Download the FourthPartyMobile project report here

What is FourthParty?

Fourthparty is an open-source platform that automates the measurement of dynamic web content (e.g. cookies and Javascript calls) by instrumenting Mozilla Firefox and runs on virtually every modern desktop operating system. The FourthParty codebase is at the core of FourthPartyMobile, so definitely check out their website! ;-)

What is FourthPartyMobile?

FourthPartyMobile is a modified version of FourthParty that supports Android-based mobile devices, such as smartphones and tablets. It is implemented in Java and Javascript, leveraging both the Android SDK and the Mozilla Add-On SDK. Persistent storage is fully compliant with FourthParty's SQLite database schema. Thus, we provide a standardized representation for traditional and mobile crawls, which facilitates data analysis.

Below is an UML diagram of the FourthParty database schema (click on it to enlarge):

Why FourthPartyMobile?

FourthPartyMobile was developed as part of a final project for the Fall 2012 offering of Arvind Narayanan's COS 597D - Advanced Topics in Computer Science: Privacy Technologies at Princeton University. We wished to automate the detection of third-party tracking mechanisms while browsing the web on a mobile device. To this end, we decided to adopt the FourthParty project’s approach and instrument a popular open-source mobile browser (i.e. Firefox Mobile) to be used as an enhanced web crawler. This enabled us to log realistic end-user interactions (e.g. execution of embedded scripts) as opposed to just downloading each web page’s static content, which is what traditional web crawlers do.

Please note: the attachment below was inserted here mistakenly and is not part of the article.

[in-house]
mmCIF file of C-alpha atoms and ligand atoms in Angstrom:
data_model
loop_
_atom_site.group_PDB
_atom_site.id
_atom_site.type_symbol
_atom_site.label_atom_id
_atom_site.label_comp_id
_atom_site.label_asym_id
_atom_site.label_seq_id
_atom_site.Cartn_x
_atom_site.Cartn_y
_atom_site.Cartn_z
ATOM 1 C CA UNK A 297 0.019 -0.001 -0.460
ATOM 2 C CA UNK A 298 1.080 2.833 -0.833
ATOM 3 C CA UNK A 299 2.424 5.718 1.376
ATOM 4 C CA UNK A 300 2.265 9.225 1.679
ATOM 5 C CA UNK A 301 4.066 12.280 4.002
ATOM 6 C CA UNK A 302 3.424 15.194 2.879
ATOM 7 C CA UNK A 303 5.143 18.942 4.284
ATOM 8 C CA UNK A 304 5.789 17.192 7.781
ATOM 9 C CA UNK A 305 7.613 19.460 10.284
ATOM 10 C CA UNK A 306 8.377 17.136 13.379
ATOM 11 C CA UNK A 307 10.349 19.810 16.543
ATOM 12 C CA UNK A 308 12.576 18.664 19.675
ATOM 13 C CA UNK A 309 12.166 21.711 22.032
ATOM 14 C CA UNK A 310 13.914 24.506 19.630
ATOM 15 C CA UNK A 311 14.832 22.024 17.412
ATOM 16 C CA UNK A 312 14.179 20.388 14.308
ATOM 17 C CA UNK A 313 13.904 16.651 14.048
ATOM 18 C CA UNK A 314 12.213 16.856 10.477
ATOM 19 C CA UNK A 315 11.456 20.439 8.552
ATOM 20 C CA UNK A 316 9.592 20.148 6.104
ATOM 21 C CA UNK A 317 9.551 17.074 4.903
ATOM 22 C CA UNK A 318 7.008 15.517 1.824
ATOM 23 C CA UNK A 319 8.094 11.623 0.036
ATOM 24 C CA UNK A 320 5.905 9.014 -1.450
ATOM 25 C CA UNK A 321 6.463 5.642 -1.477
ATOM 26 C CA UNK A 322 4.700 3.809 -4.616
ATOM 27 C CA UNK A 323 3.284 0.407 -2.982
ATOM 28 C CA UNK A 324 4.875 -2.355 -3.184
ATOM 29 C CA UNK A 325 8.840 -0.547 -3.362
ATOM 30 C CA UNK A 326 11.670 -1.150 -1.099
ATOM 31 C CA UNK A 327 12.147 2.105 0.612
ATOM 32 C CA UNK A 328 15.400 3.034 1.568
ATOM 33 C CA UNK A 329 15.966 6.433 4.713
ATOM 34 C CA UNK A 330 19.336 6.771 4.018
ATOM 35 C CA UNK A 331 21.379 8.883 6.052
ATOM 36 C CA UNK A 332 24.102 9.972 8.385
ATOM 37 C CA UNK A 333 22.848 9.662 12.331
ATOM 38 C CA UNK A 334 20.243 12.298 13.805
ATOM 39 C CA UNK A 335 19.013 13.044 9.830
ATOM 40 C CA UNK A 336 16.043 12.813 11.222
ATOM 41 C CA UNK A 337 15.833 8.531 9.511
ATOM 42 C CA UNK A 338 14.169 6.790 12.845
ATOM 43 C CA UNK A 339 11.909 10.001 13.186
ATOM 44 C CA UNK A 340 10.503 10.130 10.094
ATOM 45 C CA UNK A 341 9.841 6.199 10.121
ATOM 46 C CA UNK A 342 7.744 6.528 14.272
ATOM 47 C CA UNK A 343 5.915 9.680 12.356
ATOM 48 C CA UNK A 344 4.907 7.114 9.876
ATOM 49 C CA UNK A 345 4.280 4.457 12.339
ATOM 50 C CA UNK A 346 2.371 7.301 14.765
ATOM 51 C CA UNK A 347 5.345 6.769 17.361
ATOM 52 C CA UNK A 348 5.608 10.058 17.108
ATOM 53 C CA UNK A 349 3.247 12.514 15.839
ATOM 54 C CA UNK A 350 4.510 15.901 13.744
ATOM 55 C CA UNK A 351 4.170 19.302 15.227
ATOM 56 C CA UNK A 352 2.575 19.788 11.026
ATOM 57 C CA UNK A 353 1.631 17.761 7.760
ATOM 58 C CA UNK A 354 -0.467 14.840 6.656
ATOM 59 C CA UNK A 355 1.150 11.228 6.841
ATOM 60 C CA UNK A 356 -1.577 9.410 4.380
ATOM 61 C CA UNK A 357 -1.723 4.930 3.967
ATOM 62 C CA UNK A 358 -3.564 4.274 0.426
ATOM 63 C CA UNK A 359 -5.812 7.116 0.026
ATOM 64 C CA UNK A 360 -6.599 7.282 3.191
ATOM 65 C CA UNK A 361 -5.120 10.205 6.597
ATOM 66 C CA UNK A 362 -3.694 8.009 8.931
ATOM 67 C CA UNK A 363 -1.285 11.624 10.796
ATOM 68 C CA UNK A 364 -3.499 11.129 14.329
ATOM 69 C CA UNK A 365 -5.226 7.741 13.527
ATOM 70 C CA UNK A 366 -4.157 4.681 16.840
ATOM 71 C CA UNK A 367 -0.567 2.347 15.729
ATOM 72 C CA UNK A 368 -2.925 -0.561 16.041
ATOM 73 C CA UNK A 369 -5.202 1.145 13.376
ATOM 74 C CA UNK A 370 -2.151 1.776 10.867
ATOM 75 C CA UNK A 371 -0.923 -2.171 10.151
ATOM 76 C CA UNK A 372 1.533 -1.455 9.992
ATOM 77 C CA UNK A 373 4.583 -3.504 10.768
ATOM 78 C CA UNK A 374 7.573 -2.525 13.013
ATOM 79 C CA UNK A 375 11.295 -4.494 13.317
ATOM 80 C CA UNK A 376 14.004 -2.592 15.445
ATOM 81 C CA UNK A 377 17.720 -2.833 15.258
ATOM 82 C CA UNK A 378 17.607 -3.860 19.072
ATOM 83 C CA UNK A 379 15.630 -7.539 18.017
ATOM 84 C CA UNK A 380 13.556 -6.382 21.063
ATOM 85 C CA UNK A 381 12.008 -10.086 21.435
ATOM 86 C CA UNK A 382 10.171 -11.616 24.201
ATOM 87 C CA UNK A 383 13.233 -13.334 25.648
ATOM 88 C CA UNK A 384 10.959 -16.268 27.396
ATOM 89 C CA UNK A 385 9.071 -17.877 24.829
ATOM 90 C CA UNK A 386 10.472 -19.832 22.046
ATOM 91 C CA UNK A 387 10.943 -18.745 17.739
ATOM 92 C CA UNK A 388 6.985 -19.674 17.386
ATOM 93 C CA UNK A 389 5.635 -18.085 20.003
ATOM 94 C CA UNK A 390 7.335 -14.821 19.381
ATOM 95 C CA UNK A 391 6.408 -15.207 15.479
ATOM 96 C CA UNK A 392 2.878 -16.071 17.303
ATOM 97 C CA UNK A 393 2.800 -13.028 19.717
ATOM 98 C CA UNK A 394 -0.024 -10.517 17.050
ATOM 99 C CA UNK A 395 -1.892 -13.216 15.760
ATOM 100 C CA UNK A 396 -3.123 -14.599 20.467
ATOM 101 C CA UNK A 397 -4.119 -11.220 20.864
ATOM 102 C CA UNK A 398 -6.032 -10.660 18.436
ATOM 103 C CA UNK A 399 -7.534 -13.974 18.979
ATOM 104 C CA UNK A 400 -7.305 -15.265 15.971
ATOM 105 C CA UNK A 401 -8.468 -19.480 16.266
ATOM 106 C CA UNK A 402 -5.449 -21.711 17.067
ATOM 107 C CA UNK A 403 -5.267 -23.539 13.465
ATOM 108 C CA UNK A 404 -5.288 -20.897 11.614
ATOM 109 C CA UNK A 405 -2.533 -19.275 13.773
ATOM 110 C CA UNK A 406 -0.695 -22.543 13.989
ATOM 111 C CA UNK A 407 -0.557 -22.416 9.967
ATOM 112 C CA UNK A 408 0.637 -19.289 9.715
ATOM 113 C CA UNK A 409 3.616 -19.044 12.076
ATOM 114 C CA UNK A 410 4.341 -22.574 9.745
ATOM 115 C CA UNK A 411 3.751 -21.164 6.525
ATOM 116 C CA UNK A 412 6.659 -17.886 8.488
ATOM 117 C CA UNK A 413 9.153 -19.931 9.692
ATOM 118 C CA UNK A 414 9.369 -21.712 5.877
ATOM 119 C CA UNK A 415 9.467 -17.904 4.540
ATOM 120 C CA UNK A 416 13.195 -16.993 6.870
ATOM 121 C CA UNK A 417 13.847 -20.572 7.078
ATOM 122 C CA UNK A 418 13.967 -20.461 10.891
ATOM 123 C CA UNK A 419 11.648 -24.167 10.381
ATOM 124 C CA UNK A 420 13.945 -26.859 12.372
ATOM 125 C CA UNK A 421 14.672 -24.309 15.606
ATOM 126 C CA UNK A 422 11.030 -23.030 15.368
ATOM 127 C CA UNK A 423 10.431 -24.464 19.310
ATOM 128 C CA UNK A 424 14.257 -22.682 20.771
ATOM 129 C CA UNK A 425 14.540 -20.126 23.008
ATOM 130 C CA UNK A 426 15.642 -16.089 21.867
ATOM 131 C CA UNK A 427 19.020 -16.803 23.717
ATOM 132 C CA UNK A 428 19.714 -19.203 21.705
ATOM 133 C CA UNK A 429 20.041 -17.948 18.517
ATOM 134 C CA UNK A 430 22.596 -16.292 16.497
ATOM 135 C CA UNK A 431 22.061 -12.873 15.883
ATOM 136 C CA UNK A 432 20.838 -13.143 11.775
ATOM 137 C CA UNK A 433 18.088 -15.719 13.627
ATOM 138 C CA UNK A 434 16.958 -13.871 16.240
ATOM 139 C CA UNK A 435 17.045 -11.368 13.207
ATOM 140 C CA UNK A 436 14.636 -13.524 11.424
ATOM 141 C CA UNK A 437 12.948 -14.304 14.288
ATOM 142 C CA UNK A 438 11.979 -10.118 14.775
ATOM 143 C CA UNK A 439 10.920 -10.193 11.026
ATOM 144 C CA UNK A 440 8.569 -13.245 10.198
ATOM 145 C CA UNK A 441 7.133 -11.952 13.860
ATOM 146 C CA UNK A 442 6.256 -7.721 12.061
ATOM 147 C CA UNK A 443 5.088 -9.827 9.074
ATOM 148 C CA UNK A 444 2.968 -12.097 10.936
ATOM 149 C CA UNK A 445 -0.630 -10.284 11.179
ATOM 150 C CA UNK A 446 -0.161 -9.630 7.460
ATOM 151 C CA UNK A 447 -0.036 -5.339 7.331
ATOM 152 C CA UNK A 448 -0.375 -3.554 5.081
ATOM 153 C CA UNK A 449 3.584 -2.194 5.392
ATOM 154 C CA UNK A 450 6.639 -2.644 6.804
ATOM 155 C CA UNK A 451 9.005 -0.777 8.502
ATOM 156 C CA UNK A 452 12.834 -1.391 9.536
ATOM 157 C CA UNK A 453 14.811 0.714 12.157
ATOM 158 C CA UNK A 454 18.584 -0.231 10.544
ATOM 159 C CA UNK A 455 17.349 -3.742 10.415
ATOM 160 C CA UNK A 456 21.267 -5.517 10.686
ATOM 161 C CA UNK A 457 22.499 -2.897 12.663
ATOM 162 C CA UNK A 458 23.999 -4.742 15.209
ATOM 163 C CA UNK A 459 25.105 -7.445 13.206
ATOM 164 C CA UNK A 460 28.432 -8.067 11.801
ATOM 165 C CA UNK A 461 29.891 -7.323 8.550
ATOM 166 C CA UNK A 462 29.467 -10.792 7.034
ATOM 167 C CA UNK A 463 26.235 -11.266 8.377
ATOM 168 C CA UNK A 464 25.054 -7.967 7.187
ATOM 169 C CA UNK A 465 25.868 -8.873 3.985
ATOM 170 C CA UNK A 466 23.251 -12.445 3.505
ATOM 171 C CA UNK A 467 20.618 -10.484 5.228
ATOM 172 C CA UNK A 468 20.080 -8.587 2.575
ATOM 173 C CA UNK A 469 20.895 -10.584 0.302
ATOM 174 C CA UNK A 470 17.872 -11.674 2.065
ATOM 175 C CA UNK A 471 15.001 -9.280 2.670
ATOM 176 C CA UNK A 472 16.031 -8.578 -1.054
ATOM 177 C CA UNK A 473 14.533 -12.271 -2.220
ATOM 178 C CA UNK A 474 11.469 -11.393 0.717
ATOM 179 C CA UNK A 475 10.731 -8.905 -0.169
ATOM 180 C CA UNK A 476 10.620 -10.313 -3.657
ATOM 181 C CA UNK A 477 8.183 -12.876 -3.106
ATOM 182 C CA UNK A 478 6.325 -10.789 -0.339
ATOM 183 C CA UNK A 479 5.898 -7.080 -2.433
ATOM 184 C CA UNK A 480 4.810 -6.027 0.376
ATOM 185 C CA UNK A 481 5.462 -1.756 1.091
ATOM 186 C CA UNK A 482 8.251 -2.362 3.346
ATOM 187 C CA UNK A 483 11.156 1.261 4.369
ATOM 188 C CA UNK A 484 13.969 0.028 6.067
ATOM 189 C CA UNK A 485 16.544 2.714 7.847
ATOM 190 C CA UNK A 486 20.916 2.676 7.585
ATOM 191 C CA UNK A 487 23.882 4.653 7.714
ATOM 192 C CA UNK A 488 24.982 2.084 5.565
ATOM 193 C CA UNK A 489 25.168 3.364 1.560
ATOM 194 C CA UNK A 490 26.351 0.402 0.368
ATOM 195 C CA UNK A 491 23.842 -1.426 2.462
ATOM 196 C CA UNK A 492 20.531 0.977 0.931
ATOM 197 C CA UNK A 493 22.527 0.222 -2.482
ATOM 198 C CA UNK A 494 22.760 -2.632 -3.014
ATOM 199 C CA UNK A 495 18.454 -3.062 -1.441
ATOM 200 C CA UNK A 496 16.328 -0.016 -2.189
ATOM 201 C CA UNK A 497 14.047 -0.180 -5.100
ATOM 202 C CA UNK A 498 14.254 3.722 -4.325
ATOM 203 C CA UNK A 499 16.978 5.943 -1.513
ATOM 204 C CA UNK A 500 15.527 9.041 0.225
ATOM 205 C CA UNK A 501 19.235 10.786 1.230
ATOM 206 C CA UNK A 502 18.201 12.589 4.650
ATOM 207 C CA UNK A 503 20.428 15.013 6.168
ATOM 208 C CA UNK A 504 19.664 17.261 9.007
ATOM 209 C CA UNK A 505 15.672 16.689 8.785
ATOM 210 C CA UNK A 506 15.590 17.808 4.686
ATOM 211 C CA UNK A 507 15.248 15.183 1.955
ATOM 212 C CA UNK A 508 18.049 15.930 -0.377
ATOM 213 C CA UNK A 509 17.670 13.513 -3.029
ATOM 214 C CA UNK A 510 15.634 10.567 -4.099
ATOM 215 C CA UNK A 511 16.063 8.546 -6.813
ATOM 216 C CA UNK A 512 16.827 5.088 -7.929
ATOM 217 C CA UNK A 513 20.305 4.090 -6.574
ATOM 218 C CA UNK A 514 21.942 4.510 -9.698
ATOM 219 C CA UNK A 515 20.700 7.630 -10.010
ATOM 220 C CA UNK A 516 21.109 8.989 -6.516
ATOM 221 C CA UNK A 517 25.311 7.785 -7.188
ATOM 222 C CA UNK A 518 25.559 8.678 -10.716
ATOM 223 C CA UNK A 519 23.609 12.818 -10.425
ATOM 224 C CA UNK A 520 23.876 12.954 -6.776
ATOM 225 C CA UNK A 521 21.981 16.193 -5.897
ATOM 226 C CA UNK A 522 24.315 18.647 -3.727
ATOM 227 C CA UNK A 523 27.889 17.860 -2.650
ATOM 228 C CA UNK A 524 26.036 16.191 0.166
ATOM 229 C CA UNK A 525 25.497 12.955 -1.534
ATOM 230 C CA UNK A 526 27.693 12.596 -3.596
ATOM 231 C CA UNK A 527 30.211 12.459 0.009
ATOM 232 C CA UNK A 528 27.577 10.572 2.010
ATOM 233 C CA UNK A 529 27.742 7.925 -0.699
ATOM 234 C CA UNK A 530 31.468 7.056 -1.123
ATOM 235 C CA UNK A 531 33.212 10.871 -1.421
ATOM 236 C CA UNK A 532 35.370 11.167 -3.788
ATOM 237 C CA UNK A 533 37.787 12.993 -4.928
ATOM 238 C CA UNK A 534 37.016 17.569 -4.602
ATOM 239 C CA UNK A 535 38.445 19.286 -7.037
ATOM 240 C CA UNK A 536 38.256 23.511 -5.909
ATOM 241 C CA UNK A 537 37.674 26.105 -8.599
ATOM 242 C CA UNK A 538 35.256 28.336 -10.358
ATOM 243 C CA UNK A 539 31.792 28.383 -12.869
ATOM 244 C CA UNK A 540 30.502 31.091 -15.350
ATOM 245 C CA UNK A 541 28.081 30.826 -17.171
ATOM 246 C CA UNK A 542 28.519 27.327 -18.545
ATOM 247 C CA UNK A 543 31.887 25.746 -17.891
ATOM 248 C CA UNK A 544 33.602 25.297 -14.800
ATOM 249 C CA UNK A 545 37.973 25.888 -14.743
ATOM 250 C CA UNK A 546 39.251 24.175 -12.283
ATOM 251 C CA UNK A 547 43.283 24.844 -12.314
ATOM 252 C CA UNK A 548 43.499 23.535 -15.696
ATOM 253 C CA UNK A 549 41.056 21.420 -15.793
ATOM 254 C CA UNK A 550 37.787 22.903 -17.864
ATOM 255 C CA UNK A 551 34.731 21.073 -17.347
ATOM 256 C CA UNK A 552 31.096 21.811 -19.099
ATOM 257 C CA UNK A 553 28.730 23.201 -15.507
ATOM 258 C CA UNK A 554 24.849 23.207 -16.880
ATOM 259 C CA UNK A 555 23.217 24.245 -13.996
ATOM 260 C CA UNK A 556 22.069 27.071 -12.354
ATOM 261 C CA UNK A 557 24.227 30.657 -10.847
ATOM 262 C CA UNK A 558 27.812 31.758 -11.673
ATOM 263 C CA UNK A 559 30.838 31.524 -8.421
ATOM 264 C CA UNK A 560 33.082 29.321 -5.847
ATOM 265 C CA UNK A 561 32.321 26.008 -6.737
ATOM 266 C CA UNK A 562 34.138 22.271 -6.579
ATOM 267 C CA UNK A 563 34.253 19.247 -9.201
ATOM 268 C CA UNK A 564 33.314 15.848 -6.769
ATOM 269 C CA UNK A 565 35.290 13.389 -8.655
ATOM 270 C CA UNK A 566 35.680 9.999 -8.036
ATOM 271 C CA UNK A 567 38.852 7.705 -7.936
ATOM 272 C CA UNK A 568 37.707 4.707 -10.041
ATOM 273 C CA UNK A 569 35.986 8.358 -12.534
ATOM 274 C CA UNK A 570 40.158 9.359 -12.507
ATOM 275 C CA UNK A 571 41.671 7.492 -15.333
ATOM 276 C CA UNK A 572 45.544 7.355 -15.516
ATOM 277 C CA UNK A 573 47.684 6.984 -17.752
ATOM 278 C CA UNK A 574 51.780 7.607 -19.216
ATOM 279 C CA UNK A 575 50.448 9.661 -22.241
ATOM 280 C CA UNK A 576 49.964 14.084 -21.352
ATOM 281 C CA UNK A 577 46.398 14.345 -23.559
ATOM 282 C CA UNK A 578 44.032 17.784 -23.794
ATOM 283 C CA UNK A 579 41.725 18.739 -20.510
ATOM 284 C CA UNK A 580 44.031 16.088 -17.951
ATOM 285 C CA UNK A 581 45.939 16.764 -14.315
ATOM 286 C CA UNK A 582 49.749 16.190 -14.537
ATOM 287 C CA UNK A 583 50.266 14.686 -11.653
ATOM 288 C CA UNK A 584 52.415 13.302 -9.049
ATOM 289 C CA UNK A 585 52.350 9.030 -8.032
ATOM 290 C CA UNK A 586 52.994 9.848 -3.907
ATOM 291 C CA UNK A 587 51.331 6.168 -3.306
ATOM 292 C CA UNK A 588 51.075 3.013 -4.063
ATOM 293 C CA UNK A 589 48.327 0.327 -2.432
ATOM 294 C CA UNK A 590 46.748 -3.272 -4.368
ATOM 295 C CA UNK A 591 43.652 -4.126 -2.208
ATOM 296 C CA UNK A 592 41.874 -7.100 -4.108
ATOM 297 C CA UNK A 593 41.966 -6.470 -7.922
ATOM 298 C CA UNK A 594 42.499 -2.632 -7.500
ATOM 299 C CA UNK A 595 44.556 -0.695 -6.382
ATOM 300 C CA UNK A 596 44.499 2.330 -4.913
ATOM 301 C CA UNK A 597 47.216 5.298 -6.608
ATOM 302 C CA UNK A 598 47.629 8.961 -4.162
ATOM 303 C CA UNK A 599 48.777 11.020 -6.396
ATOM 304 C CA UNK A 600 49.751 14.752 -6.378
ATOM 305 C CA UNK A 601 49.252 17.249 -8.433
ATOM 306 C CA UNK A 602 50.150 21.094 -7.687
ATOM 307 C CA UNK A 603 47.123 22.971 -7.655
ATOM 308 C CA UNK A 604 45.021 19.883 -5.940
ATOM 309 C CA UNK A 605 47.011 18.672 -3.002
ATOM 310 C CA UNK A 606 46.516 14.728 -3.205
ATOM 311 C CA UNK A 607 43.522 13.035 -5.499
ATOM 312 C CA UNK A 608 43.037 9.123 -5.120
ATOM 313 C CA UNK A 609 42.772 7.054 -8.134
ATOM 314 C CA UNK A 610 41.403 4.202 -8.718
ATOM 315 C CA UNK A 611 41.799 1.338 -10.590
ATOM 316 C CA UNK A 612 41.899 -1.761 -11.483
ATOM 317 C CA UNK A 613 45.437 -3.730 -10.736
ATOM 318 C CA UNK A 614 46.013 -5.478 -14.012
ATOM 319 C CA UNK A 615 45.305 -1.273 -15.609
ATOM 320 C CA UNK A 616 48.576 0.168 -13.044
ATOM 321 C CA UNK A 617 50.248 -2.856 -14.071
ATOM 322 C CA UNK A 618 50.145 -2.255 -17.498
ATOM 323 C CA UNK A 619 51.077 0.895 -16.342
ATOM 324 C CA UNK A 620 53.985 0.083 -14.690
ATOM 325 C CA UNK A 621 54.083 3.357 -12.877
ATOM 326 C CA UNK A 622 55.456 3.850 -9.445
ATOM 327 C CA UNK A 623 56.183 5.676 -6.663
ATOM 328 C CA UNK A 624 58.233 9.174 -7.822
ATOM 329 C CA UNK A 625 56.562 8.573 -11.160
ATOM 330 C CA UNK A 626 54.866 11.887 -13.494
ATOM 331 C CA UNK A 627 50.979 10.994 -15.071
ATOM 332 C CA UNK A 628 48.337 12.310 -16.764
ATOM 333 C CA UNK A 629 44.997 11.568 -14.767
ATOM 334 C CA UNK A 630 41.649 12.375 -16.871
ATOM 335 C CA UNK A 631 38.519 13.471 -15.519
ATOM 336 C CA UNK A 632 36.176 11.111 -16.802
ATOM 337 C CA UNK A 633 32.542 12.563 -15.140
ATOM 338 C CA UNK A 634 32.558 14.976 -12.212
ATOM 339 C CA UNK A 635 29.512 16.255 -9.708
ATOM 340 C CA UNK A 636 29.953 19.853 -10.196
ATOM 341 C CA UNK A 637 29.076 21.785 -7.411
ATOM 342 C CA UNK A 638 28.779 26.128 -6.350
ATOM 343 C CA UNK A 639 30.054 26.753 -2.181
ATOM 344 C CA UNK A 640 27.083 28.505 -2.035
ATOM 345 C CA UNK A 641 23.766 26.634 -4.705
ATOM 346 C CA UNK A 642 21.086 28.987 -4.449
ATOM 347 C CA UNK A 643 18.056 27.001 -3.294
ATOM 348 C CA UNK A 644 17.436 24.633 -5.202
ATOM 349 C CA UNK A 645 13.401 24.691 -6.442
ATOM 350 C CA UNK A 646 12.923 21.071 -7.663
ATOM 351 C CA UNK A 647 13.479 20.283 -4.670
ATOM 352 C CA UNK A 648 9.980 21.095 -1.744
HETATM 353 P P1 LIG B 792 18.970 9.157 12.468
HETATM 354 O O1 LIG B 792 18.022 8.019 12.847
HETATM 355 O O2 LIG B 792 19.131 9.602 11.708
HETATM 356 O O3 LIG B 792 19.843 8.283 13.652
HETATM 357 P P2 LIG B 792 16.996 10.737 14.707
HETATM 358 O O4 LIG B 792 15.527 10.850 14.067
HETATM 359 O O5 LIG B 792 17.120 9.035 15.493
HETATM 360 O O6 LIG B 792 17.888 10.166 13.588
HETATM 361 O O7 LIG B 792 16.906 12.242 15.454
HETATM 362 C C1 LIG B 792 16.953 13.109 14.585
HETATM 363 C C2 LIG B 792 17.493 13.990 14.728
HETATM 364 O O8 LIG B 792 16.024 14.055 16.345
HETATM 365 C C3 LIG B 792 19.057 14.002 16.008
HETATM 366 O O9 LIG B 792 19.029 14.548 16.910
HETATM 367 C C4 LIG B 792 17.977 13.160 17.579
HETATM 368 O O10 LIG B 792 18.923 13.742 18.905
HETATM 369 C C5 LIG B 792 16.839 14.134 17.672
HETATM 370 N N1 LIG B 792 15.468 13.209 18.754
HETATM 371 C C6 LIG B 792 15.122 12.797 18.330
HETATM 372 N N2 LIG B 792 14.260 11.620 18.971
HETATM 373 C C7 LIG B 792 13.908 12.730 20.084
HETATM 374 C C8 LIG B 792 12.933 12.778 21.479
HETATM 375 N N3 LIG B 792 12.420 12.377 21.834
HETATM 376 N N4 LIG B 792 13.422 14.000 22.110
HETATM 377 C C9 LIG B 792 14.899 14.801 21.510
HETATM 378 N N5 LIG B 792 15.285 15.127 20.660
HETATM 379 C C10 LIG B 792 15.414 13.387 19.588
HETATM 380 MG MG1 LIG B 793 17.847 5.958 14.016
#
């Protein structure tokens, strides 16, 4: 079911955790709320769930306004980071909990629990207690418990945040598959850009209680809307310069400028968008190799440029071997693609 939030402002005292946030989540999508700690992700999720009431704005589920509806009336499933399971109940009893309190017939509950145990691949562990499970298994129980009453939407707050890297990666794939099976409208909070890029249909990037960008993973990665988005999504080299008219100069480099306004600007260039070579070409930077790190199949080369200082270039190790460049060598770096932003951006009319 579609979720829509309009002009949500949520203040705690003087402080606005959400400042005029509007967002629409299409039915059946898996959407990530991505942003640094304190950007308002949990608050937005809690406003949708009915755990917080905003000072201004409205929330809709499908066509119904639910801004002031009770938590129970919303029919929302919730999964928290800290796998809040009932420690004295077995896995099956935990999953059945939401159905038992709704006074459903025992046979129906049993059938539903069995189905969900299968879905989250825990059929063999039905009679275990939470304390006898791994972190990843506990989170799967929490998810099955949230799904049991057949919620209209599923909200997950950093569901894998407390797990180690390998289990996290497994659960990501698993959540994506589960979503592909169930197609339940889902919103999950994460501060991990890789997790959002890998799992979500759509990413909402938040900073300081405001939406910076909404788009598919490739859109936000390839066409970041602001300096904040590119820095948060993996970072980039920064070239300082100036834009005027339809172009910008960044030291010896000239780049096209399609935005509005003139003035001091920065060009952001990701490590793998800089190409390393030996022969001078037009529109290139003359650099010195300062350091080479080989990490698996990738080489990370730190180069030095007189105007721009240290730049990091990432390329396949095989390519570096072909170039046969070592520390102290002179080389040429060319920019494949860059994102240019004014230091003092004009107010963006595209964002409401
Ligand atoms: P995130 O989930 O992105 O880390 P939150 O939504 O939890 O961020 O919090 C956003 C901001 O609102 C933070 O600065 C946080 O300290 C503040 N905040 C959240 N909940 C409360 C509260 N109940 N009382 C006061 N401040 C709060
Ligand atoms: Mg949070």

FourthPartyMobile's Architecture

Mobile application development poses a variety of challenges that need to be addressed for a mobile web crawler to be materialized:

  • Mobile devices have limited amounts of RAM, so applications should not rely on large data structures stored in main memory.
  • Security permissions in mobile devices are strict, which means that writing data into persistent memory is not always an option.
  • Processing power in mobile devices is limited, so computationally intensive procedures, such as parsing a web page, should be delegated to an external entity.
  • Mobile network bandwidth is a limited resource, so large data transfers should be avoided.
  • Battery life must be preserved as much as possible by a mobile application if it is being aimed towards the general public.

FourthPartyMobile's architecture delegates most of the computation and storage to a supporting server, limiting the mobile device’s responsibilities to fetching one website at a time and generating a log of its latest interactions (e.g. cookies, javascript, embedded HTTP objects). The crawling plugin running on the mobile device sends the interaction log corresponding to the website being visited in the form of SQL statements to the crawling backend running on a server. This way, the amount of state kept in the mobile device’s main memory is minimal and the crawl database, which can be several Megabytes in size, is generated by the supporting server's side.

start.txt · Last modified: 2013/01/16 19:08 (external edit) · []
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